In addition to Ms. Chastain, who sports an unusual Russian accent throughout, Johan Heldenberg plays her husband, and Daniel Bruhl plays Lutz Heck – Hitler’s Chief Zoologist at the Berlin Zoo. The scenes between Heck and Antonina are excruciating as he first charms her with his love of animals, and then later frightens her with his unwanted advances and desire to cross-breed animals in hopes of creating superbeasts (sound familiar?).

One of the key messages seems to come from an early monologue delivered by Antonina where she compares the purity of animals (their eyes tell you everything) with the propensity to deceive and commonplace of ulterior motives in humans. While she prefers one approach over the other, it’s obvious that Antonina values all life and will pay whatever price necessary to save others. She has her chance to run, but chooses to stay and fight evil in the only way she knows how. Here’s hoping the film doesn’t begin a fad of pet skunks, but its message of compassion and courage is never out of place. The story runs from 1939 through 1946 and reminds us that heroes are amongst us always, and their journey can be both stressful and inspiring.

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ALONE IN BERLIN (2016)

January 22, 2017

alone-in-berlin Greetings again from the darkness. When war hits close to home, the grieving of surviving family members never ends. At the end of World War II, author Hans Fallada was given access to the Gestapo file of Otto and Elise Hampel. Fallada wrote a 1947 novel based on their story, and in 2009 it was translated to English for his bestseller “Every Man Dies Alone”. Director Vincent Perez collaborated with Achim von Borries and Bettine von Borries to adapt the novel for the big screen.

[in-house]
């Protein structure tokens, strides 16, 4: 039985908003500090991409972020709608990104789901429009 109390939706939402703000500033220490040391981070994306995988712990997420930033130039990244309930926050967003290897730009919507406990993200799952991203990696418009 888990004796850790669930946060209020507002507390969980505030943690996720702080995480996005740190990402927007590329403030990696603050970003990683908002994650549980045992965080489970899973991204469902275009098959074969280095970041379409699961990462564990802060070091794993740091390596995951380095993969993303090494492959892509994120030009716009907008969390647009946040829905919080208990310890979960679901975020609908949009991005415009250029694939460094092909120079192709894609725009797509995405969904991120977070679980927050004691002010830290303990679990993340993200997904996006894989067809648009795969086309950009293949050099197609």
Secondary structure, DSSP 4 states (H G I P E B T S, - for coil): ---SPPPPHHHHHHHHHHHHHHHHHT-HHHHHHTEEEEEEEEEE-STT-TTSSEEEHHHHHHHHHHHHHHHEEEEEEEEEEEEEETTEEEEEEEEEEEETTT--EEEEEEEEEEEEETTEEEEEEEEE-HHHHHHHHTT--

Otto (Brendan Gleeson) and Elise (Emma Thompson) play a mostly quiet, working class couple who pay the ultimate price for a cause in which they don’t believe. Their protest takes the form of a clandestine 2 person operation. They systematically distribute postcards with anti-Hitler messages … nearly 300 of the cards between 1940 and 1942. It’s a drip campaign that takes the form of non-violent political resistance, and certainly rankles those of the Third Reich.

Daniel Bruhl plays Escherich, the Nazi officer put in charge of the investigation (labeled Operation: Hobgoblin). He is charged with finding the source of the cards and punishing those responsible. As the hunt drags on, Escherich is presented as a Nazi with a conscience, and bears the brunt of his superior’s frustration, while living in as much fear as those he is chasing.

The film has a somber tone, and somehow never generates the tension or dread that this couple must have been dealing with on a daily basis for so long. In fact, Alexandre Desplat’s score seems to fit a movie much more intense than what we are watching on screen. Mr. Gleeson delivers his usual grounded and believable performance despite a script that could have used a bit more potency. The film does deliver the always powerful message of having no regrets when you are standing up for what’s right.

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WOMAN IN GOLD (2015)

March 31, 2015

woman in gold Greetings again from the darkness. The responsibility of the filmmaker when the project is “based on a true story” is elevated when the story has significant historical relevance and blends such elements as art, identity, justice and international law. Add to those the quest of a remarkable woman whose family was ripped apart by Nazi insurgents, and more than a history lesson, it becomes a poignant personal story.

Helen Mirren portrays Maria Altmann, the woman who emigrated to the United States by fleeing her Austrian homeland during World War II, and leaving behind her beloved family and all possessions. After the death of her sister, Ms. Altmann becomes aware of the family artwork stolen by the Nazi’s during the invasion. This is not just any artwork, but multiple pieces from famed Austrian artist Gustav Klimt … including “Portrait of Adele Bloch-Bauer”. See, Adele was Maria’s aunt, and the stunning piece (with gold leaf accents) has become “the Mona Lisa of Austria”, while hanging for decades in the state gallery.